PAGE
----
The Big Question from the Learning Circuits Blog (LCB) this month is centered on inquiry. Specifically, the question is "What Questions Should We Be Asking?" If you are one of the 4 longtime readers of this blog, you will know that I am a big fan of questions (1,2,3) so first kudos to LCB for engaging this valuable activity.
Now I want to say that I don't think that my own contribution to this question would be most valuable if it focused on specific learning questions...I'm just not that smart and I am more than content to sit back and learn from people like Tony and Wendy and Karyn and Clark and Karl and Tom.
What I do think I can add is something about the process of inquiry in the first place. As you can see on my blog, one of my favorite quotes is:
"“Common to most anthropologists is a contrarian readiness to search out diverse, improbable kinds of patterning, to be skeptical of commonly accepted categories or boundaries, and to employ varying temporal and geographic scales as tools of inquiry.”
Robert McC. Adams, Paths of Fire: An Anthropologist’s Inquiry Into Western Technology, 1996.
Another favorite of mine is a book about dead cats. Robert Darnton, in his book The Great Cat Massacre, (p. 78 to be exact ) talks about how as he is reading accounts of the life of printing apprentices in Paris in the early 1700's, he came across a story of a large-scale slaughter of cats carried out by the apprentices...the odd thing to Darnton was that the story was told as a joke or as something that was tremendously funny. He was repulsed by the story but looked at that repulsion as a breakdown in cultural understanding between him and the workers. This gap or distance he argued "may serve as the starting point of an investigation, for anthropologists have found that the best points of entry in an attempt to penetrate an alien culture can be those where it seems to be most opaque. When you realize that you are not getting something—a joke, a proverb, a ceremony—that is particularly meaningful to the natives, you can see where to grasp a foreign system of meaning in order to unravel it. By getting the joke of the great cat massacre, it may be possible to "get" a basic ingredient of artisan culture under the Old Regime."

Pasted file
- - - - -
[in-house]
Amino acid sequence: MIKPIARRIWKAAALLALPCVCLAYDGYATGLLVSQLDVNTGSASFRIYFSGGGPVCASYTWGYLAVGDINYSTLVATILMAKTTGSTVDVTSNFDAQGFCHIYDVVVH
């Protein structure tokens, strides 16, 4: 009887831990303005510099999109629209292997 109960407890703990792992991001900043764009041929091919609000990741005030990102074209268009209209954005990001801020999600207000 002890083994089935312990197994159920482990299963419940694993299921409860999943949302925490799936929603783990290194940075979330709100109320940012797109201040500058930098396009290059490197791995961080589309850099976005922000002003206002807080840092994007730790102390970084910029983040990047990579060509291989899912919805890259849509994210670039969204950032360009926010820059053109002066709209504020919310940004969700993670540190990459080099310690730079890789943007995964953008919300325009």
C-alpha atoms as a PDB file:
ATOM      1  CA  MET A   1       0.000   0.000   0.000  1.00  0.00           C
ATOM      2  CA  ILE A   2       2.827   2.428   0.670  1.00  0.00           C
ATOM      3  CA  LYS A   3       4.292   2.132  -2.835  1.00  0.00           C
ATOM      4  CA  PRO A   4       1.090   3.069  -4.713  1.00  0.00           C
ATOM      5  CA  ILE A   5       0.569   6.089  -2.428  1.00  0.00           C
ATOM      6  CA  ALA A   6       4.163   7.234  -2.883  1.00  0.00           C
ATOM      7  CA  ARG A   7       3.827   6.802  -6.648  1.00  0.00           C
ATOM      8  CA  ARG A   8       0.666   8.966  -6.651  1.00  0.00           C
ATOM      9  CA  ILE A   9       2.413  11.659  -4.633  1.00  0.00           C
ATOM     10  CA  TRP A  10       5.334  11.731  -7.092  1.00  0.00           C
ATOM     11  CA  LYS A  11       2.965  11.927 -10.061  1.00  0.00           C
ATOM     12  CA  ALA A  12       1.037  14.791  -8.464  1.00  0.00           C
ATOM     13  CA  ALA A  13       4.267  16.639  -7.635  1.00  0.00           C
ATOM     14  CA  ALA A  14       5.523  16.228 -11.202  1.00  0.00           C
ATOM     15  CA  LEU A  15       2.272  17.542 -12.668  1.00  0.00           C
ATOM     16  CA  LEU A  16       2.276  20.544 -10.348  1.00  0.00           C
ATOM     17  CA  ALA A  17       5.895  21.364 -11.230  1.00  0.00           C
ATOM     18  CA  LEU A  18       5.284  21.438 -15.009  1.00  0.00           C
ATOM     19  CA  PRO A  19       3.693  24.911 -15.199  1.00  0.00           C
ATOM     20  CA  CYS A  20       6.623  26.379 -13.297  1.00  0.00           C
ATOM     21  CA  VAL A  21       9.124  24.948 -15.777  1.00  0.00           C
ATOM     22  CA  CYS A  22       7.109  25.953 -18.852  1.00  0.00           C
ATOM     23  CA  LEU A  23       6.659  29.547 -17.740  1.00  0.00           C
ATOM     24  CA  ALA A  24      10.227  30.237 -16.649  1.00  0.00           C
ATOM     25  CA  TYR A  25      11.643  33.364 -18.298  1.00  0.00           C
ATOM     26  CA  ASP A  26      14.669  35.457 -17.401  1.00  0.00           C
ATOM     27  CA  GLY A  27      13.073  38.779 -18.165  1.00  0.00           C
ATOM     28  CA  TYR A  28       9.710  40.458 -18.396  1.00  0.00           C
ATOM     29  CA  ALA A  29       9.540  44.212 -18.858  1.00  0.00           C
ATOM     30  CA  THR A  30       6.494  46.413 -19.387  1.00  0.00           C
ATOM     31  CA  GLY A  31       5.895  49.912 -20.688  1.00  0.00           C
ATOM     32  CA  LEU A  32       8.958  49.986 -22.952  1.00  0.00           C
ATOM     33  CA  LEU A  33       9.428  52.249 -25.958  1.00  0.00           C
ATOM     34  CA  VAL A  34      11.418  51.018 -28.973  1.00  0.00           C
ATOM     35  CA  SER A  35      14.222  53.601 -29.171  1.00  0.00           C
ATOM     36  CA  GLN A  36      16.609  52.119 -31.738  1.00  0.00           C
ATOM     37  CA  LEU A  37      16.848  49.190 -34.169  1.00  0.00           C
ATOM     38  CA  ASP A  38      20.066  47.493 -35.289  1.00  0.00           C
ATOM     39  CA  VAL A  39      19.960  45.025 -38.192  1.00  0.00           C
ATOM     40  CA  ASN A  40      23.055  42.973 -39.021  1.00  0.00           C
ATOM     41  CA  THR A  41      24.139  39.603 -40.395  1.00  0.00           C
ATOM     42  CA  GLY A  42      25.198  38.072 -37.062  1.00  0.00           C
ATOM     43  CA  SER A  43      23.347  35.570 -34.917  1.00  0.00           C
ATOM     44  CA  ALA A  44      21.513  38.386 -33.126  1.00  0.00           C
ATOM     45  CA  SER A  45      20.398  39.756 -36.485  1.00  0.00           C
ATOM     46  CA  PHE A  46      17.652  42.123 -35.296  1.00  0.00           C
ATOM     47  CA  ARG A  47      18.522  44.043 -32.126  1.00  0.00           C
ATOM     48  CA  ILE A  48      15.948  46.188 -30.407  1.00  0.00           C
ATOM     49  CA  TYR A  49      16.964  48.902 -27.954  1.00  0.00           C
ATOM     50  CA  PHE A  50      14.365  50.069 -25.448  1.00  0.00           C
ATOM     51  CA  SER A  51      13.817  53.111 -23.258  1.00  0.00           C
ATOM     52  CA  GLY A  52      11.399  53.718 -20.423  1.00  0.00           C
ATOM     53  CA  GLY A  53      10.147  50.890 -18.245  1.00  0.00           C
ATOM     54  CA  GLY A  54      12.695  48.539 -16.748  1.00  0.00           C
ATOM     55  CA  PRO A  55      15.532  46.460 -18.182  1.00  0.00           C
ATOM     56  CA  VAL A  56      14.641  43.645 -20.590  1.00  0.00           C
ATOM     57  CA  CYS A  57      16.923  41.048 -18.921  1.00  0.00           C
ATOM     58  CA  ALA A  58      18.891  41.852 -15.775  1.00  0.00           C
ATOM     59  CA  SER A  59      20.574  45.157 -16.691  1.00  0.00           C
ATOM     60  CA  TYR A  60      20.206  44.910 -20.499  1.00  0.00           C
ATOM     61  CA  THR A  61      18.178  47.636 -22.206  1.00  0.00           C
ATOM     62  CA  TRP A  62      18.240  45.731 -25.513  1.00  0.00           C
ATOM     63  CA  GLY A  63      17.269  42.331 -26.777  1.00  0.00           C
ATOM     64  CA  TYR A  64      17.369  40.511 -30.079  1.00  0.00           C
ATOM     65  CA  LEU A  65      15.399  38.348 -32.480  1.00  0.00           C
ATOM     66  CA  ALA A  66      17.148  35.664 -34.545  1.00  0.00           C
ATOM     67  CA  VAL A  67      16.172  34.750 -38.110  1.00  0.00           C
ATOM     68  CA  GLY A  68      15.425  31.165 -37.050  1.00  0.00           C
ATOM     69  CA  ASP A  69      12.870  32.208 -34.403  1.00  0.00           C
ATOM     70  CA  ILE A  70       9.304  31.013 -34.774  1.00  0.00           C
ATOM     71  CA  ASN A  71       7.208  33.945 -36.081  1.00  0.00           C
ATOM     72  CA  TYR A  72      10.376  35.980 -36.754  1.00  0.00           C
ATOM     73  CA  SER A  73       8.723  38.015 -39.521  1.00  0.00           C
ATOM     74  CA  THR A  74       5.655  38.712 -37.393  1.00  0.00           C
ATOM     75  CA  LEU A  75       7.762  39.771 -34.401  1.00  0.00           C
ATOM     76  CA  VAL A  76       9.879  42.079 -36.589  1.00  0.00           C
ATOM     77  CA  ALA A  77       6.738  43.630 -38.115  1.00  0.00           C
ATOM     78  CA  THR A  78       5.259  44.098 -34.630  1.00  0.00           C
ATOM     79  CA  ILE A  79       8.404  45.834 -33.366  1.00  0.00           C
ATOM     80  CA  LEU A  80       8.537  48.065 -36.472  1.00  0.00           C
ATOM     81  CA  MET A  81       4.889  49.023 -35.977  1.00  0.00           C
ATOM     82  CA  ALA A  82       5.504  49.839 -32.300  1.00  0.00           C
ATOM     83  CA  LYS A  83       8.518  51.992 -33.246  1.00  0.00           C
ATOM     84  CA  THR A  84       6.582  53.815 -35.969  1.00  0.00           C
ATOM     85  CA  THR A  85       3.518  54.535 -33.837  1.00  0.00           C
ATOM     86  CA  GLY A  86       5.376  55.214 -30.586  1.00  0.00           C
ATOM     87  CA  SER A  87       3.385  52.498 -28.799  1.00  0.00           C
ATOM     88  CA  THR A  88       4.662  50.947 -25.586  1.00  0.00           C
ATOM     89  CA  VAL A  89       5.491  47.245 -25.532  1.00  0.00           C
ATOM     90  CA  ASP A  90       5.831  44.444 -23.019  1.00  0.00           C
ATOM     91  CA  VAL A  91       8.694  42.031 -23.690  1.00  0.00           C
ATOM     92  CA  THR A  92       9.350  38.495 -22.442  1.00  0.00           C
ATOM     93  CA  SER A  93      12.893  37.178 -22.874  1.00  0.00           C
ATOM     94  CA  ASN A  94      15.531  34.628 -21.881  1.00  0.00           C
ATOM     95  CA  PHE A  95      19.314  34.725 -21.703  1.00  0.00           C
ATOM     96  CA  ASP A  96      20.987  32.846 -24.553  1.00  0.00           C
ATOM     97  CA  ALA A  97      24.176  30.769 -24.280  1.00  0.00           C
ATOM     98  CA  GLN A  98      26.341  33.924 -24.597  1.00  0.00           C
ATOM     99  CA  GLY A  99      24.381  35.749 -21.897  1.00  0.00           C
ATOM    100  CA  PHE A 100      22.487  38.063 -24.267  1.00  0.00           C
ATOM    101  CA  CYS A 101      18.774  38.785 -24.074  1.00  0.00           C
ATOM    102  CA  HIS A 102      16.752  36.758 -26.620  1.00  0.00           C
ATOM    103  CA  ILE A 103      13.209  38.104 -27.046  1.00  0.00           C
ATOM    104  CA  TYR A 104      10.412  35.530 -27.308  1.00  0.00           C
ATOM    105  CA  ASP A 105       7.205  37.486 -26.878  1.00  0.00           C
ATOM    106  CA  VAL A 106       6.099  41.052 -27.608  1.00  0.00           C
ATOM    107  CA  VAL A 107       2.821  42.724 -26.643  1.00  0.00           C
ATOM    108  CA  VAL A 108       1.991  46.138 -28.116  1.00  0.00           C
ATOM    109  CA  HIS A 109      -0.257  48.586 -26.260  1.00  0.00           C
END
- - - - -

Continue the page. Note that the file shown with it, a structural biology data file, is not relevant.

Finally from Savage Minds comes this passage from the 1899 Notes and Queries on Anthropology (courtesy of Google Books):
"It is almost impossible to make a savage in the lower stages of culture understand why the questions are asked, and from the limited range of his vocabulary or of ideas it is often nearly as difficult to put the question before him in such a way as he can comprehend it. The result often is that from timidity, or the desire to please, or from weariness of the questioning, he will give an answer that he thinks will satisfy the inquirer. If time serve, these difficulties can easily be overcome by friendly intercourse, and a careful checking of answers through different individuals"
(87 – 88).
So what is the connecting tissue here? I think there are just some lessons on how maybe we can think when we are coming up and asking all these great questions. One attempted summary could be:
1. Do not be afraid to be a contrarian. To paraphrase, no progress was ever made by satisfied people.
2. Do not stick to one set of tools for all your inquiries. There is value to be found by looking at the same problem in different ways.
3. Look for the joke you don't get.
4. Do not, out of timidity, desire to please or weariness, accept easy answers or ask easy questions.
5. Check the answers you get against multiple sources.
That's my attempt anyway. If you want some additional background from one of the seminal sources on how to conduct interviews, try Learning How To Ask.